5. Regard being had to the unsatisfactory nature of the judgment of the Court below, which to my mind proceeds upon a wrong basis, and which discards the positive evidence on the side of the plaintiffs on entirely insufficient grounds, the case must be sent back to the Court of appeal below. The appeal before that Court will be reheard in the light of the observations made in this judgment, and a decision on the question of enhancement of rent arrived at. It will be open to the Court of appeal below to allow the parties to adduce further evidence in the case, if the adoption of such a course is deemed necessary, for the ends of justice.
6. In the result this appeal is allowed, the decision and decree of the Court of appeal below are set aside, and the case remanded to that Court for a fresh decision. Costs in the case will abide result after remand. The cross-objections preferred by the defendant-respondent in this appeal, have not been pressed. The cross-objections are dismissed without costs.
7. Appeal No. 2828 of 1929 with cross-objections.--The question arising for consideration in this appeal are somewhat similar to those dealt with in Second Appeal No. 378 of 1929 which has just been decided by me.
8. The document on the basis of which enhancement of the rate of rent and recovery of rent at the enhanced rate were claimed in the suit, contained stipulations exactly similar to those in the kabuliyat in the suit out of which Second Appeal No. 378, mentioned above, arose, As in that case, the trial Court held in the suit out of which this appeal has arisen that the plaintiff was entitled to an enhancement of the rate of rent, which was fixed at Rs. 12 per paikast kiar. The decision of the Court being based mainly if not solely upon the compromise decree which was a piece of evidence in support of the plaintiffs in the suit out of which Second Appeal No. 378 arose. It was upon that compromise decree and upon the circumstances of the case before it, that the Court of first instance assessed the rate of rent payable in respect of the tenancy in question, at Rs. 12 per paikast kiar. The Court of appeal below has however reversed the decision arrived at by the trial Court in consideration of various matters, but without any reference whatsoever to the document on which the decision of the trial Court was principally and if not wholly based. There is no doubt that the learned Judge in the Court below has gone into the case before him fully, but omission of any reference to a piece of documentary evidence of vital importance cannot possibly be justified. The learned Judge in the Court below has observed that under the patta on which the plaintiff's claim in suit was founded, the plaintiff's right to enhancement was established. As to the rate of enhancement to be allowed, the view expressed by the Court below was that tenancies which came into existence recently between 1326 to 1332 B.S. and the rate of rent in respect of which varied from Rs. 10 to Rs. 20 on account of the present excessive demand for lands in the locality, could not be taken into consideration, in determining what should be the fair enhancement in the case of the defendants' tenancy. It was also stated that the defendant's rental should be less than what was ordinarily charged now in the locality regard being had to the fact that the defendants' tenancy commenced under more disadvantageous circumstances. Mention was also made of the origin of the defendants' tenancy, of the present civic importance of the town in which it was situated, as also of the fact that improvements had been effected by the tenants at their own expense. The finding arrived at by the Court below was that the plaintiff had not proved the prevailing rate of rent for land of 'similar status like the lands in suit.' The Court below has however fixed the enhancement approximately, at the rate of Rs. 5 per kiar, and the increase was allowed for the reason that; 'there has been great increase in the prevailing rate of rent,' and in consideration of the fact that although Government revenue was increased so far back as 1918 the defendants avoided paying increment.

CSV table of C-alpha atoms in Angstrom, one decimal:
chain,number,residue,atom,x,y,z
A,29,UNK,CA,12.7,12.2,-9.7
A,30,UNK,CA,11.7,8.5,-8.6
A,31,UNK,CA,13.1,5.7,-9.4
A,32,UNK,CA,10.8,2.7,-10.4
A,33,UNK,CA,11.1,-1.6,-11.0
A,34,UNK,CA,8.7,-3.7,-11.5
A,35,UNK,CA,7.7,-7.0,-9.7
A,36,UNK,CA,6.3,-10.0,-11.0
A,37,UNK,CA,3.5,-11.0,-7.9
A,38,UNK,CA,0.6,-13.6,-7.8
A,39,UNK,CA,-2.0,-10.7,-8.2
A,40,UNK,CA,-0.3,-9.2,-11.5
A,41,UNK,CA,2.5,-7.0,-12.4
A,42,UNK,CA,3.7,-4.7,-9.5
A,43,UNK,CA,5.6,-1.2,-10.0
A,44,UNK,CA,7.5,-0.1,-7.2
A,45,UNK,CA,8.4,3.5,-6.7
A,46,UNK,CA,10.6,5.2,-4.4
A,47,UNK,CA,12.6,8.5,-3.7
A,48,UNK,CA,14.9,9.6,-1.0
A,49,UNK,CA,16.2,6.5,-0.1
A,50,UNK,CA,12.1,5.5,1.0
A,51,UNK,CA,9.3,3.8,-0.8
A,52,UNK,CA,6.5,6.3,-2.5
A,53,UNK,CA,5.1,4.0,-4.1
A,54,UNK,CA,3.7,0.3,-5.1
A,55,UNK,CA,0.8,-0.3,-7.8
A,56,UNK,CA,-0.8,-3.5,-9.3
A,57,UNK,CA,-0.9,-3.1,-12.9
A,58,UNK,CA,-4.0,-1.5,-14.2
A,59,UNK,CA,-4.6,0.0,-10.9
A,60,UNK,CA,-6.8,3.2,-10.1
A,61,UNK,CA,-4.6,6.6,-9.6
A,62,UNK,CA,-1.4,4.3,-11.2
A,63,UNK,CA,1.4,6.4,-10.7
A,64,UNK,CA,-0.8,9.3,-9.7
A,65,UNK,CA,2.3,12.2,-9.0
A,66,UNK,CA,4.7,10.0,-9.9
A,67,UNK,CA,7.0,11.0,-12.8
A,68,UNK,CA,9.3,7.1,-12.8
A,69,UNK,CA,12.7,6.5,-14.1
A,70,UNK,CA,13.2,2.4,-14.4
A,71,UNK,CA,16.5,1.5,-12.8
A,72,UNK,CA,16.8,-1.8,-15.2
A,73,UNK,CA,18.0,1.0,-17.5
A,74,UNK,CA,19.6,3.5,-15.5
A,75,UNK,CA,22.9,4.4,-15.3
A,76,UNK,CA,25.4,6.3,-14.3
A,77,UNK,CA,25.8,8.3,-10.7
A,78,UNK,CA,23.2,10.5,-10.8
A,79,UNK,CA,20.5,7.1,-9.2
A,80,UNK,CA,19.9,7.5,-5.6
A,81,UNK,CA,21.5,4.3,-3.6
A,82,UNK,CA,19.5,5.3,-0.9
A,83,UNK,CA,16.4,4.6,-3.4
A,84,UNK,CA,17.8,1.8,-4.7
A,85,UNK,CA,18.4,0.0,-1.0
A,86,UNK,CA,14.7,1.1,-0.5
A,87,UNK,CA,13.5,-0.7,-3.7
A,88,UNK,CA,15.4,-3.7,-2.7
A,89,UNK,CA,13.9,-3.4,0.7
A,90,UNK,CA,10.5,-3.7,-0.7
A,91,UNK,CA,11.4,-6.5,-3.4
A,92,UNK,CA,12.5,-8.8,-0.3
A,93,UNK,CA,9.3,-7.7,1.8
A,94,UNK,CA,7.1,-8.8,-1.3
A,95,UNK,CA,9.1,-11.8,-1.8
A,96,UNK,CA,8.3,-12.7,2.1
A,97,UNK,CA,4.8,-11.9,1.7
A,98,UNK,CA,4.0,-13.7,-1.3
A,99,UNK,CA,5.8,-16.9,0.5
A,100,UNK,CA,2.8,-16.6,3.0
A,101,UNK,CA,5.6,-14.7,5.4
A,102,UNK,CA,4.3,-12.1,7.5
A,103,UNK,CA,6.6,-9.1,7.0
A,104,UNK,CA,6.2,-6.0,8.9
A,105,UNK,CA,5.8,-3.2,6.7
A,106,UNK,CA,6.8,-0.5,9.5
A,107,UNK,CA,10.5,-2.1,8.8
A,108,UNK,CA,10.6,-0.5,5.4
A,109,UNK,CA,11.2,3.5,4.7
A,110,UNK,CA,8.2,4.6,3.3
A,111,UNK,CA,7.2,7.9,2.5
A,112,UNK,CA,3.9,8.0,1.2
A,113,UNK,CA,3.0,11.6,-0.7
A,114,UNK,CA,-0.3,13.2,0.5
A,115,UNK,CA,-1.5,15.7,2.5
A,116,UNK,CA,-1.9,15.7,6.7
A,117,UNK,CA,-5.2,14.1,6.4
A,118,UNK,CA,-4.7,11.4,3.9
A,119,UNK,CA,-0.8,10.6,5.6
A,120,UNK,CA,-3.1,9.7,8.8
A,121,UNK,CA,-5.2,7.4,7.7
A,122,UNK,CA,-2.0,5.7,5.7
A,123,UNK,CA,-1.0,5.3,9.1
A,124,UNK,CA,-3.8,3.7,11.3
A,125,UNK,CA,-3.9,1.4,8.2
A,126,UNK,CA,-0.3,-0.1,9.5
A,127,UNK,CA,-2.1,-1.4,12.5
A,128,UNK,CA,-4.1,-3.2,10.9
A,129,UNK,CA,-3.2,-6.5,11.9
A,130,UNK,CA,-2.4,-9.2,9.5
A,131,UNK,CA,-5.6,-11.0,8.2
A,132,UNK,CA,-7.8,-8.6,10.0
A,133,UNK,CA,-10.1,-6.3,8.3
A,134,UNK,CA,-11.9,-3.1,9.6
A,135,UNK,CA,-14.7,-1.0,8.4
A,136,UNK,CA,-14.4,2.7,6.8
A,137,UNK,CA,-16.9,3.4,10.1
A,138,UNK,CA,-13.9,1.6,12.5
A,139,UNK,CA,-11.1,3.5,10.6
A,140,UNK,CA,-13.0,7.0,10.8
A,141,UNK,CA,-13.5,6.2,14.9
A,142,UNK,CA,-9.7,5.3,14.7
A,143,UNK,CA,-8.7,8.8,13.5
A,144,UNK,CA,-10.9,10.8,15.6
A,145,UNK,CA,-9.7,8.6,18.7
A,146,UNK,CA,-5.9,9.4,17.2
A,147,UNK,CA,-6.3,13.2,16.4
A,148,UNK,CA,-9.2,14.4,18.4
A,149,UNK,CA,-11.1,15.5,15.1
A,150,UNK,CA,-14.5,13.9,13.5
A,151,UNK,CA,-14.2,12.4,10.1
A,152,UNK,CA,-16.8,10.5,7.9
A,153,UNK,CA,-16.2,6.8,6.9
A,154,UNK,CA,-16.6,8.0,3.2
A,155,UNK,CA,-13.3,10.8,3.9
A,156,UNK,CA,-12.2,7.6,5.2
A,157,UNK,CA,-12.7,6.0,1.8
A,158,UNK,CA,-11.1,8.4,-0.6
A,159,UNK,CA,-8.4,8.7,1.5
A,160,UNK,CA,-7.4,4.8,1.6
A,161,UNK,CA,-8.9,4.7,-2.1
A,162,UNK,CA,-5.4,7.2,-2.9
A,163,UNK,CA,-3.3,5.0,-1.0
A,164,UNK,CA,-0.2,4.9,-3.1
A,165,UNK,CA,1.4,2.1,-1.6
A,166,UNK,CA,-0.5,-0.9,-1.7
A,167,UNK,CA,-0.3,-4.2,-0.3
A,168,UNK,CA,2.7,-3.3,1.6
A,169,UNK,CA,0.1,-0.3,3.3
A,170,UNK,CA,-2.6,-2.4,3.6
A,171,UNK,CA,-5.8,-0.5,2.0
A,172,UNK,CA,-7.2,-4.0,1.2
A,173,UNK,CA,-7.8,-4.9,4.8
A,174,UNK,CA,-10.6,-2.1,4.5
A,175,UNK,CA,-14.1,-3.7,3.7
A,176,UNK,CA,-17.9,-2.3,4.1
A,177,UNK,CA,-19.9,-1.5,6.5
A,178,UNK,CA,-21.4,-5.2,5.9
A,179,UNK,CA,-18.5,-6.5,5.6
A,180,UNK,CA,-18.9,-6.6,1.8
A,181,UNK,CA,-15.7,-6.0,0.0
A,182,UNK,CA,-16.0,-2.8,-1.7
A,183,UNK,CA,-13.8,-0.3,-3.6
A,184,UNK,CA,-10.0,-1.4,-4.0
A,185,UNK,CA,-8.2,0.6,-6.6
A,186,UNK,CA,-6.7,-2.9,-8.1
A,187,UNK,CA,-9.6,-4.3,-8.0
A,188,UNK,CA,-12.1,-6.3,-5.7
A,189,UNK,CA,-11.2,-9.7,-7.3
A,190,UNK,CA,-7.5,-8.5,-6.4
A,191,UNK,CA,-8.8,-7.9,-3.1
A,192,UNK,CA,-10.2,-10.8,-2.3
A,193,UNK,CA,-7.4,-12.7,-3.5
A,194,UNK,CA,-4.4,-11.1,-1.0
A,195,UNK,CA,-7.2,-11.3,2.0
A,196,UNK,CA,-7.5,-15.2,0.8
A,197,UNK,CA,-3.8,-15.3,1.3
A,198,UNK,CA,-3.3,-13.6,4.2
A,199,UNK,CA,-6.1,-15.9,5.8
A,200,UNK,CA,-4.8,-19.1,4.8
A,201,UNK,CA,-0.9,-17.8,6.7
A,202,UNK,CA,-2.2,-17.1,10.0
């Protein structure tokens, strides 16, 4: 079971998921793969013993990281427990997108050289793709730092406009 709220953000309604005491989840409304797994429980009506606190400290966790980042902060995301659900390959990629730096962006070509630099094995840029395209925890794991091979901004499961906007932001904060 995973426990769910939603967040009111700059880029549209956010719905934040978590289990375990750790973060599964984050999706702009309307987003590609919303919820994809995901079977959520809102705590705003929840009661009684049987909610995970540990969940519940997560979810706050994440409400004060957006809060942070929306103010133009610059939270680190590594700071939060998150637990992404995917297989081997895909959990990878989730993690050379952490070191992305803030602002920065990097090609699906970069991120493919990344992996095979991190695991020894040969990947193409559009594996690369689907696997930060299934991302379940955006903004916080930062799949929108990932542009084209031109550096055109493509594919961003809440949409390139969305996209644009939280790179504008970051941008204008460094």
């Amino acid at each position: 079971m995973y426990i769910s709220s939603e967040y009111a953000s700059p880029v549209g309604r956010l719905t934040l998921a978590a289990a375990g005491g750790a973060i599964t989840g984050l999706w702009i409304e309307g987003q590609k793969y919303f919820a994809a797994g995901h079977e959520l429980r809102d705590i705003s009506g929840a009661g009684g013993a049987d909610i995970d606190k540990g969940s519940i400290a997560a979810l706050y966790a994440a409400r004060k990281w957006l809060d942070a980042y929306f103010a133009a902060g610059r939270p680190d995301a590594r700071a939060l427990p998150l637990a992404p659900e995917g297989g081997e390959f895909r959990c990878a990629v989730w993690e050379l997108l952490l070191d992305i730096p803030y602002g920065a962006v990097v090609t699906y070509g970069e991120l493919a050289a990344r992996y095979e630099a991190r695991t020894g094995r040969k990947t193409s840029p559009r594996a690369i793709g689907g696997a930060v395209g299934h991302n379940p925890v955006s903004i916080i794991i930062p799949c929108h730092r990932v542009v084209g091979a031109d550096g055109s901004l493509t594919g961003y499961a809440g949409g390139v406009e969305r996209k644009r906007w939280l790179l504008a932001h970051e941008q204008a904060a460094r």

9. It appears to me that in addition to the material defects in the judgment of the Court below in not having adverted to the evidence on which enhancement was granted by the trial Court, the basis on which the Court of appeal below has proceeded, the principle of assessment of the rate of enhancement adopted by the Court, if any principle has been followed or any basis adopted at all, the basis of enhancement, as stated in the patta on which the plaintiff's claim in suit was founded, has, to my mind, been lost sight of altogether. In my judgment the tenants were not entitled, at the end of a long period, to allege the expenditure of their own capital against the landlord's claim to an enhancement of rent. The time which has to be taken into account in determining the prevailing rate of rent in the locality was the time of the claim by the landlord for enhancement, the time of the institution of the suit, and not the time when the ten-ant was led into possession: see Prosonno Coomar v. Radha Nath. Tenancies of similar description and with similar advantages in the neighbourhood have to be taken into consideration under the stipulation contained in the patta creating the tenancy, and rate of rent payable by the tenants is to be enhanced without reference to improvements effected by them, and without reference to the civic importance of the town, matters more or less irrelevant for the purpose of determination of the question arising for consideration in the present case in view of the terms of the tenancy. If other tenancies have benefited by the growth of the town, the tenancy in question has also derived that benefit; and the plaintiff was entitled to an enhanced rate of rent if tenancies of similar description at the time of the institution of the suit by the plaintiff bore a higher rate of rent. It may be mentioned that if the prevailing rate of rent cannot be determined, or if it were impossible to come to a definite conclusion as to what was the prevailing rate, the Court would be justified in taking an average: it may be the only and the proper course to adopt, if a distinctly prevailing rate cannot be found: see Dena Gazi v. Mohinee Mohan  21 W.R. 157.